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Relationship with India is our most important relationship, period: Sri Lanka’s High Commissioner to India

India News


Milinda Moragoda, Sri Lanka’s High Commissioner to India, spoke to Nirupama Subramanian about his country’s economic crisis, relations with India and big power rivalry in the Indian Ocean. Excerpts:

How bad is the economic crisis in Sri Lanka?

We have two challenges before us. One is the foreign exchange challenge, which is showing at the moment. The other is the fiscal challenge, a legacy inherited since Independence because we have lived beyond our means. The pandemic has brought it to the top. [American business magnate and investor] Warren Buffett has this famous quotation: “When the tide goes down, you see who is swimming naked.” I think the pandemic has brought the tide down. It is a real challenge, India has stepped in to stabilise the situation a little bit, but we have to deal with the root causes.

How has India helped?

When [Sri Lankan Finance Minister] Basil Rajapaksa visited [in December 2021], we agreed on “four pillars of co-operation” for the short term. The first column was to do with emergency support for food and medicine, and that is a $1-billion credit line announced by [External Affairs Minister] Dr Jaishankar after his more recent virtual discussion with Mr Rajapaksa. The second was to help with our petroleum supply, where the idea was, on one side, a line of credit of $500 million announced [last Wednesday], and the other was also to collaborate with India on the Trincomalee tank farm and look at how we could work together for energy security and storage. That is the second pillar. The third was how India could support our [foreign exchange] reserves and that was in two stages — the first was India supported us by giving a deferral of two months on our dues to the Asian Clearing Union, and that was $500 million; and the other was a $400-million swap. The last pillar is investment, and I would add tourism to that…

India-Sri Lanka relations have been up and down over the last few years. Would you say that Sri Lanka has had to rethink its relationship with India due to its economic crisis?

I wouldn’t say ‘rethinking’. From the moment President Gotabaya Rajapaksa took office, he has always been very focussed on the relationship with India. I think President Rajapaksa wants the two countries to come together, he wants the two economies to integrate more. I think the pandemic struck at a very awkward moment for him, it hit very soon after he took over. And there again, India came up with the vaccines…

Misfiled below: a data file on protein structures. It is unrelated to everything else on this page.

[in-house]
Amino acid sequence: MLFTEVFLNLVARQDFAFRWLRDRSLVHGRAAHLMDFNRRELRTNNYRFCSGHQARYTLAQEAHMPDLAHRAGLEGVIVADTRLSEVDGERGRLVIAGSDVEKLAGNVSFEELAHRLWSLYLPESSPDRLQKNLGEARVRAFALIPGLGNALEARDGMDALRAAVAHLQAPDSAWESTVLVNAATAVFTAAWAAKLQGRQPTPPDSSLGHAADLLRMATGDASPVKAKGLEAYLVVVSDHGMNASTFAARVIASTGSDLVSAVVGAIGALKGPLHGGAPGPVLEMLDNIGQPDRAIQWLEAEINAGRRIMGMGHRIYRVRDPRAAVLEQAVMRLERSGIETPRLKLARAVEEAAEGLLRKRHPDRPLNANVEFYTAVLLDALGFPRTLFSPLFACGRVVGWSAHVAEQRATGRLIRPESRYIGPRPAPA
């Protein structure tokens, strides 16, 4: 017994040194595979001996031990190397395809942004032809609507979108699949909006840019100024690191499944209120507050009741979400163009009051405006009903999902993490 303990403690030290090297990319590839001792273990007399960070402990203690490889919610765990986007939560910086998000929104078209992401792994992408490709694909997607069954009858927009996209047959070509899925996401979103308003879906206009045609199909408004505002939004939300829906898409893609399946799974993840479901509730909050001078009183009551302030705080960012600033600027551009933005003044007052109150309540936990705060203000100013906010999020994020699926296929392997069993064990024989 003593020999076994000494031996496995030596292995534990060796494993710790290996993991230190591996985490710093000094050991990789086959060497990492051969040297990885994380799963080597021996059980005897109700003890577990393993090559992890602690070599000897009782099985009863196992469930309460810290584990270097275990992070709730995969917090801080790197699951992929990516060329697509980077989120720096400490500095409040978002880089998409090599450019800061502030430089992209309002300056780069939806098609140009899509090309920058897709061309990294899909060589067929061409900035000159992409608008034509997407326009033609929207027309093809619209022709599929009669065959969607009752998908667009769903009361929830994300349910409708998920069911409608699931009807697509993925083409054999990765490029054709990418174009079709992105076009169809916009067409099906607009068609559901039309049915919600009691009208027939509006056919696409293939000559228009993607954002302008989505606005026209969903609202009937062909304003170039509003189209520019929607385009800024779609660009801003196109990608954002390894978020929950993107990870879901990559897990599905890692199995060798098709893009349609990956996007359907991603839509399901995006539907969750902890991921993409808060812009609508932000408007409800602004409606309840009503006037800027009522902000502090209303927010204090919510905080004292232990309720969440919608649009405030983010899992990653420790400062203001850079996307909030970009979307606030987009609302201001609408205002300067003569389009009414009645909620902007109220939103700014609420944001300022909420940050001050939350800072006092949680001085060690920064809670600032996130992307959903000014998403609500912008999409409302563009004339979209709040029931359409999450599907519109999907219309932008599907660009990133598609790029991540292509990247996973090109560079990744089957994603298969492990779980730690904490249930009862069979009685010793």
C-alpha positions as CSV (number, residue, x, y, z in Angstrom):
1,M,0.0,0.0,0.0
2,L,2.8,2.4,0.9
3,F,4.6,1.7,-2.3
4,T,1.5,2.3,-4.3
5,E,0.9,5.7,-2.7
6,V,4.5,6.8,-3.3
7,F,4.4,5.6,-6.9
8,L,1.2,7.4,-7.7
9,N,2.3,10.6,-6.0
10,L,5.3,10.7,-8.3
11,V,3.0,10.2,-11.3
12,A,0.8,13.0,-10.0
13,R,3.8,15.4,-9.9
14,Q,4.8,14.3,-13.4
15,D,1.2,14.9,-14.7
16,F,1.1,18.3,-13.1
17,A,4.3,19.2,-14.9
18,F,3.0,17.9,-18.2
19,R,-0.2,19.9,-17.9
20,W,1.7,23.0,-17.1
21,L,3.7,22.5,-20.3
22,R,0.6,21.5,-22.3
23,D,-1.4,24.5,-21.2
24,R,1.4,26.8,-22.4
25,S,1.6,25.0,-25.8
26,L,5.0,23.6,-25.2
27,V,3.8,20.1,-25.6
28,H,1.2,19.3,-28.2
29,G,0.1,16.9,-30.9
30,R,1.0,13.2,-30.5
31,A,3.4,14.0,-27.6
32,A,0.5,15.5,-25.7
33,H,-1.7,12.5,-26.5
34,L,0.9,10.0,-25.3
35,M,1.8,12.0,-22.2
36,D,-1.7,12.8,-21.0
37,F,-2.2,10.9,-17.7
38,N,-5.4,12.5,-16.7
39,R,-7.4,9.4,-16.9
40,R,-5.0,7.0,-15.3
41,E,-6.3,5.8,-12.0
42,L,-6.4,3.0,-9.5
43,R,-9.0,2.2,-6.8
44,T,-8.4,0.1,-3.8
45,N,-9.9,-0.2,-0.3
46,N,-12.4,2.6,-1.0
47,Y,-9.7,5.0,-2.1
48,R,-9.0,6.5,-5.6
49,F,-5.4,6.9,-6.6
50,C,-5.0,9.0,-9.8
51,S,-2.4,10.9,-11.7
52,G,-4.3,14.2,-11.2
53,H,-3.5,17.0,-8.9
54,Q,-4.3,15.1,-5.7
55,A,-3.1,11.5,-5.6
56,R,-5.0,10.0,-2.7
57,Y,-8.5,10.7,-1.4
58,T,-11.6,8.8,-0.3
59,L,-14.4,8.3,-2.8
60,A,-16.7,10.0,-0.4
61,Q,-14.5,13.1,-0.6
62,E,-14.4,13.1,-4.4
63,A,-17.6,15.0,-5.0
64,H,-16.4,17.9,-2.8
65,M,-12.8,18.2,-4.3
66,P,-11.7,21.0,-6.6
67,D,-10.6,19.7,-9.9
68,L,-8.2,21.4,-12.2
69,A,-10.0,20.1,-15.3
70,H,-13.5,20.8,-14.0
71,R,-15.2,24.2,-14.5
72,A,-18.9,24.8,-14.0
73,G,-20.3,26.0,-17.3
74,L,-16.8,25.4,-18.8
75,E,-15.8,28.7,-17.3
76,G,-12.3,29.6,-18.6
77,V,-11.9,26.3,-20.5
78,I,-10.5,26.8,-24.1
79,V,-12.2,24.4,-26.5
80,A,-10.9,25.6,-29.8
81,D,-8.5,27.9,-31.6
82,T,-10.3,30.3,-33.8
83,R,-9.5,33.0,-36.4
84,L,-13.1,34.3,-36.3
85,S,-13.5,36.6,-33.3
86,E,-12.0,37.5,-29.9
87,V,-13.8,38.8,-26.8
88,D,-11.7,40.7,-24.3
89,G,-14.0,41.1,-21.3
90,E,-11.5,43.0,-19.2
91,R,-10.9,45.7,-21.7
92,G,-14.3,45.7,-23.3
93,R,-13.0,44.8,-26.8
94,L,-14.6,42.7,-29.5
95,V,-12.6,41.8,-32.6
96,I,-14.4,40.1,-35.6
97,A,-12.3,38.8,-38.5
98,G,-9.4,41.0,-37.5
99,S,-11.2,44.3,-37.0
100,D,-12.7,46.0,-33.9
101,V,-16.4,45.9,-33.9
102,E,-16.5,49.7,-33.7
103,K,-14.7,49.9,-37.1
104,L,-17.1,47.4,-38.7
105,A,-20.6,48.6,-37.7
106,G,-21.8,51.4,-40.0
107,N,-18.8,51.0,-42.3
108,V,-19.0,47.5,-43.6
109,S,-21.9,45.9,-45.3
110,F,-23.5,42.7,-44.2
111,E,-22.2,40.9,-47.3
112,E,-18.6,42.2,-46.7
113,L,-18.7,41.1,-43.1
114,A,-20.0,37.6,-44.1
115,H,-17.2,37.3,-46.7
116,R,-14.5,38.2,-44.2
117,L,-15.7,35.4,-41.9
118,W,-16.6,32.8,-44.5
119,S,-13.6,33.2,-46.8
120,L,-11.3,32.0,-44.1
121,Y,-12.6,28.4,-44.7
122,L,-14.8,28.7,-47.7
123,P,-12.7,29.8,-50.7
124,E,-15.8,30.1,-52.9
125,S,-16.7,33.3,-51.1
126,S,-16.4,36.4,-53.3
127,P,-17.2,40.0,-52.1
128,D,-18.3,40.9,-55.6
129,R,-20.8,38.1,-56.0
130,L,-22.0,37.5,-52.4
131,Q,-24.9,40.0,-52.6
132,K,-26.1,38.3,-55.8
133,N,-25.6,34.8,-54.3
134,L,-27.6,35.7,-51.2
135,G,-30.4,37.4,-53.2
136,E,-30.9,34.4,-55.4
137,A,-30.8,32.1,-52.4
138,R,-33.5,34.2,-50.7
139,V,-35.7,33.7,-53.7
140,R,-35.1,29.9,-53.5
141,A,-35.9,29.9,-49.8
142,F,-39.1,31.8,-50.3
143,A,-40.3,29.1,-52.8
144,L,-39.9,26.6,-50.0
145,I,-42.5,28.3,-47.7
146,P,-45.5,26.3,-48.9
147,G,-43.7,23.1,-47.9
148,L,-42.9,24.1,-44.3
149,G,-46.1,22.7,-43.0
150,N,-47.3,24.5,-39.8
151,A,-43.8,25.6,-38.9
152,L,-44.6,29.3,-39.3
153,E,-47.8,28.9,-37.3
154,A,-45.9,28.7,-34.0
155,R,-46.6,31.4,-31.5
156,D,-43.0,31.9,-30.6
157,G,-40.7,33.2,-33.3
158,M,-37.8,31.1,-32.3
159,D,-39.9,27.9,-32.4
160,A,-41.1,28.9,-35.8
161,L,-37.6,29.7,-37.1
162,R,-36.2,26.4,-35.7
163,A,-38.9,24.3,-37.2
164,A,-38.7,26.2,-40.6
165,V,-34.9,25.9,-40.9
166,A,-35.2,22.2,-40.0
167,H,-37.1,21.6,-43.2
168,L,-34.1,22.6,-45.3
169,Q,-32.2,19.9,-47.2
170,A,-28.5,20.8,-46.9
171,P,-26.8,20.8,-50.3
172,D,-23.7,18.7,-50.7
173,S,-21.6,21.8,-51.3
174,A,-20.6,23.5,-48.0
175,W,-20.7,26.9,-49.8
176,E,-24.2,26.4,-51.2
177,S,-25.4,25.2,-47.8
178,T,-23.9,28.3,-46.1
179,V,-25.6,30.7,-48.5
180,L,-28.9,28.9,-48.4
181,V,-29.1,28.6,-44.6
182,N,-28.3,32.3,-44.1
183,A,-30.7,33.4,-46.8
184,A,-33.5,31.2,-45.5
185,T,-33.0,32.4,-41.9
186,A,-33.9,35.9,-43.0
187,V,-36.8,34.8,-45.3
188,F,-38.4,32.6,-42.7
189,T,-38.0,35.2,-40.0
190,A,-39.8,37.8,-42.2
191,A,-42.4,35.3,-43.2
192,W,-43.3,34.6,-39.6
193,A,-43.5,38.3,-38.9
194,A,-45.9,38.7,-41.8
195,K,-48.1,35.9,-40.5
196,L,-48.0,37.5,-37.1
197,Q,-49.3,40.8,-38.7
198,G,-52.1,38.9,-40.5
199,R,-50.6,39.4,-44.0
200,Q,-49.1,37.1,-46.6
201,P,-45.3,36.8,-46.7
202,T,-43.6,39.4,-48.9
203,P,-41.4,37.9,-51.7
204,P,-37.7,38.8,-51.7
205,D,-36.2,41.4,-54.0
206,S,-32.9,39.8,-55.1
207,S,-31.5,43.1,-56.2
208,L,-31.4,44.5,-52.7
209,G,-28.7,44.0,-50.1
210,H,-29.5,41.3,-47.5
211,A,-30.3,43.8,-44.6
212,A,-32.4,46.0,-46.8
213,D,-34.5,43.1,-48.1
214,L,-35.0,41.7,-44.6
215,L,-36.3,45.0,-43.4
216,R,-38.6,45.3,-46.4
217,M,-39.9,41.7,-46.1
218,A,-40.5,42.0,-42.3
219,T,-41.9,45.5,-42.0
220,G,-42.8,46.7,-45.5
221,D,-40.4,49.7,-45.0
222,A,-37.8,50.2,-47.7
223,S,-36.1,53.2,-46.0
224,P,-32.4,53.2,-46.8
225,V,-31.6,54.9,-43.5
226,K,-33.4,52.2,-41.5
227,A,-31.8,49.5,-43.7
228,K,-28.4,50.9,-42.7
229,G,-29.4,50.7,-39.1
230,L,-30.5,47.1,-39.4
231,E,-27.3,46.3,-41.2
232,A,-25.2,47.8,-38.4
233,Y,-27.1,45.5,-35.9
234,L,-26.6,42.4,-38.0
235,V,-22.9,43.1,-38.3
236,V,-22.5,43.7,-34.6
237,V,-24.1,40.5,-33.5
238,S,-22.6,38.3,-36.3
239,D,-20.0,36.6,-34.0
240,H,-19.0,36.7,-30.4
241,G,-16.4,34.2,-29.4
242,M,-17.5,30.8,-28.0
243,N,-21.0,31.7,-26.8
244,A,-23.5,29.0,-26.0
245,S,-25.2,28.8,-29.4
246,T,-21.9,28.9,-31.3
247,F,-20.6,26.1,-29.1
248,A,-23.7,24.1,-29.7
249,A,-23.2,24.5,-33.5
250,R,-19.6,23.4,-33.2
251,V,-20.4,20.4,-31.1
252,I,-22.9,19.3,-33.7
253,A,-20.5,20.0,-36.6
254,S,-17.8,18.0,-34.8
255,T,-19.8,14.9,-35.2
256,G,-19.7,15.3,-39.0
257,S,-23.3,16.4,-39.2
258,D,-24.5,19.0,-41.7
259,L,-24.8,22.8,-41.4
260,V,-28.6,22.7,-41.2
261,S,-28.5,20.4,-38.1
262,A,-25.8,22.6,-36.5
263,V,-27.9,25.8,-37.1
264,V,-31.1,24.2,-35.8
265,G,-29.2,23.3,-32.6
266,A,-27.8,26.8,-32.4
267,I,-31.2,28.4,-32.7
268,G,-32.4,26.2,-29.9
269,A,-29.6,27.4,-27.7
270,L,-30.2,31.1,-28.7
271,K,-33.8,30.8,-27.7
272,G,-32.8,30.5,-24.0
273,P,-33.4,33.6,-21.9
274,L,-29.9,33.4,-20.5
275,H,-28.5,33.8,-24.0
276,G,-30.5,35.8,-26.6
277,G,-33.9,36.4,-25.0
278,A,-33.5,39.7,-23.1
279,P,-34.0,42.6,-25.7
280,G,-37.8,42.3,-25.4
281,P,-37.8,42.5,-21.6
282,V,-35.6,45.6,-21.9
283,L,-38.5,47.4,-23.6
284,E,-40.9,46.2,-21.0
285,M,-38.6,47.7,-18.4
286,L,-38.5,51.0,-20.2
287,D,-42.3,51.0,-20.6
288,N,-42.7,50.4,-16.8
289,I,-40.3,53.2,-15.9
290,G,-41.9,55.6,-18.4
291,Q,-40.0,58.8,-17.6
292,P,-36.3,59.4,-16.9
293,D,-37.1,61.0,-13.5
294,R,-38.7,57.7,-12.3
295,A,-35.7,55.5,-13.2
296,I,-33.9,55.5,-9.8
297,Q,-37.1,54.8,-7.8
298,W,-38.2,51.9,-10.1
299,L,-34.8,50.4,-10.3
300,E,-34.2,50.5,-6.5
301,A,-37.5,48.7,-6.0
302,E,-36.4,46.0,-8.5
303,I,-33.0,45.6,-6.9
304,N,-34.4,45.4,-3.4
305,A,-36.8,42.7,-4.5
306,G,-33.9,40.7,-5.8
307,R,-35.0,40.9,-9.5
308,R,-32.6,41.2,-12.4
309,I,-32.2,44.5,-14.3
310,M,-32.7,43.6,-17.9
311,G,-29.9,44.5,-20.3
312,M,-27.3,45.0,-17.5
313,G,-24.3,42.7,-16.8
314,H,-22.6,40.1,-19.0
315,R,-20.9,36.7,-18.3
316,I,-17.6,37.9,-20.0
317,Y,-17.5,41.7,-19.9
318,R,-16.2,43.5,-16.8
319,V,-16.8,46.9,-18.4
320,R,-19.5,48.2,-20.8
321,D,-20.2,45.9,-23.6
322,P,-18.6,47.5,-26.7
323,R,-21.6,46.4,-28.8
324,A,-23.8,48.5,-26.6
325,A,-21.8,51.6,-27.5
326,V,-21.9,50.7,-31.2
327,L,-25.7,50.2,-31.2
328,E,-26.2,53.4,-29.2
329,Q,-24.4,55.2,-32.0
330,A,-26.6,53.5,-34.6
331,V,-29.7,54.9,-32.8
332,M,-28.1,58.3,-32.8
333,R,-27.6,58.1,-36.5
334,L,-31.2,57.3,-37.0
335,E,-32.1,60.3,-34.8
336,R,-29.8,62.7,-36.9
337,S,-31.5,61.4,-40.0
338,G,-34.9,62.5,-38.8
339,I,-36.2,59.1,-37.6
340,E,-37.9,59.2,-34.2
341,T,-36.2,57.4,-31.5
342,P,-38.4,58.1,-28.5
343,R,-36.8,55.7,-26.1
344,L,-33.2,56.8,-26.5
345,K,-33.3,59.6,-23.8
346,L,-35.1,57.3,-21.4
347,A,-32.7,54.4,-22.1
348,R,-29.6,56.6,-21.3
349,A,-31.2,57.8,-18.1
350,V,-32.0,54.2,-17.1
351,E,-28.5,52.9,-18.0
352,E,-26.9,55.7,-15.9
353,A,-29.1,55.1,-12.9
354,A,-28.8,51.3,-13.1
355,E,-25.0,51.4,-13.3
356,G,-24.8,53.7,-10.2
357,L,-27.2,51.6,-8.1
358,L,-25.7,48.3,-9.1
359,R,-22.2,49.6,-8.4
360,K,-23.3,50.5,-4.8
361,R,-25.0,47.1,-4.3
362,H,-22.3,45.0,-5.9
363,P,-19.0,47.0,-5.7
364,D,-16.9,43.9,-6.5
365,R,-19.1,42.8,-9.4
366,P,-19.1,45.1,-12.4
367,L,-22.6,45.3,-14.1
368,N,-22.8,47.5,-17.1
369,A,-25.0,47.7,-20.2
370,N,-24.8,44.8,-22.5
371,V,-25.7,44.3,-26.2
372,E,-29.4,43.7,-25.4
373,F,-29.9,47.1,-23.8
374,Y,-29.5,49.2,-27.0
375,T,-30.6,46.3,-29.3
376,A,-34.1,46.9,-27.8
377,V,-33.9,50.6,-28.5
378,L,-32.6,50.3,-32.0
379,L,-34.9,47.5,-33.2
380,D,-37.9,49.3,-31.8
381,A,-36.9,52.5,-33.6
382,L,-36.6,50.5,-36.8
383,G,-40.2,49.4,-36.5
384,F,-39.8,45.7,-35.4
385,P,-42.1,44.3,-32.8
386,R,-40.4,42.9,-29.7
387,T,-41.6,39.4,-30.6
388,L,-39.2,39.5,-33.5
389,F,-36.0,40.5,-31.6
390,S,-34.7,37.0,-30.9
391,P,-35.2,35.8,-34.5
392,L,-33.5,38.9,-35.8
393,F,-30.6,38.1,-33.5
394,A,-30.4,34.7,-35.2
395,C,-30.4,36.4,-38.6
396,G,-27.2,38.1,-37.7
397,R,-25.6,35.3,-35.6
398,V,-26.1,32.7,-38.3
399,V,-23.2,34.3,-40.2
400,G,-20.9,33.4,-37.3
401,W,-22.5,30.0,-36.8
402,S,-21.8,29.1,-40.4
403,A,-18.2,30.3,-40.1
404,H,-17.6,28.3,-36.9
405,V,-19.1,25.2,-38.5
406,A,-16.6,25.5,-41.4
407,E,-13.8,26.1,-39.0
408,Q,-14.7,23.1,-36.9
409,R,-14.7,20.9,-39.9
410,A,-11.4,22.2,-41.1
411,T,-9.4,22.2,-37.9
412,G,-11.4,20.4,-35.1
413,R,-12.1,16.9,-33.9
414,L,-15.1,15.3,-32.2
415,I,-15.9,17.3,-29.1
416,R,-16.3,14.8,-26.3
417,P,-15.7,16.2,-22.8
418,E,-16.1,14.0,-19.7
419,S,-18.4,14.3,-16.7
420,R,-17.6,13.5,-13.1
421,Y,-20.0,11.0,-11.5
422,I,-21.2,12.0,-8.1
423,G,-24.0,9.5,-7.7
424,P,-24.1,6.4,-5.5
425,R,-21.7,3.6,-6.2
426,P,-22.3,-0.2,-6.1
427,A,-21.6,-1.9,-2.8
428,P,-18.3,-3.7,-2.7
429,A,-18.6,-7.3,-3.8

How does Sri Lanka view the intense rivalry for influence in the Indian Ocean, with China on one side, and India on the other with the Quad?

Throughout our history, our biggest challenges and our biggest opportunities have come from the ocean… In the 1980s, when Sri Lanka was perceived to be close to the US, there were tensions with India and that had ramifications. China is a new player. We have learnt lessons from our history on how to manage this. Sometimes we make mistakes, sometimes we learn from our mistakes, and sometimes we don’t…

Where does SAARC figure in Sri Lanka’s worldview?

Sri Lanka’s future in SAARC is as a good member, and we do what we can do to support the process. But there is a limit to what we can do there. We see the relationship with India to be the most important relationship in the region, it is our most important relationship, period. We will manage that in a way where we can hopefully work from the transactional, strategic to a special relationship and build trust…

One of the traditional areas of friction between India and Sri Lanka has been the Tamil issue, and recently, Tamil parliamentarians wrote to Prime Minister Narendra Modi asking him to ensure the implementation of the 13th Amendment. Do you foresee this becoming an issue between the two countries?

President Rajapaksa on Tuesday in his presidential address to Parliament referred to a committee of experts he has set up to develop the framework of the new Constitution, which he said he will place before the Cabinet and the Parliament for discussion. I think he should be given the opportunity. As somebody who has been involved in different facets of it, travelling to these areas in the north and the east, people are not interested in constitutions. They want livelihood, they want development. All political parties should also work on that paradigm…





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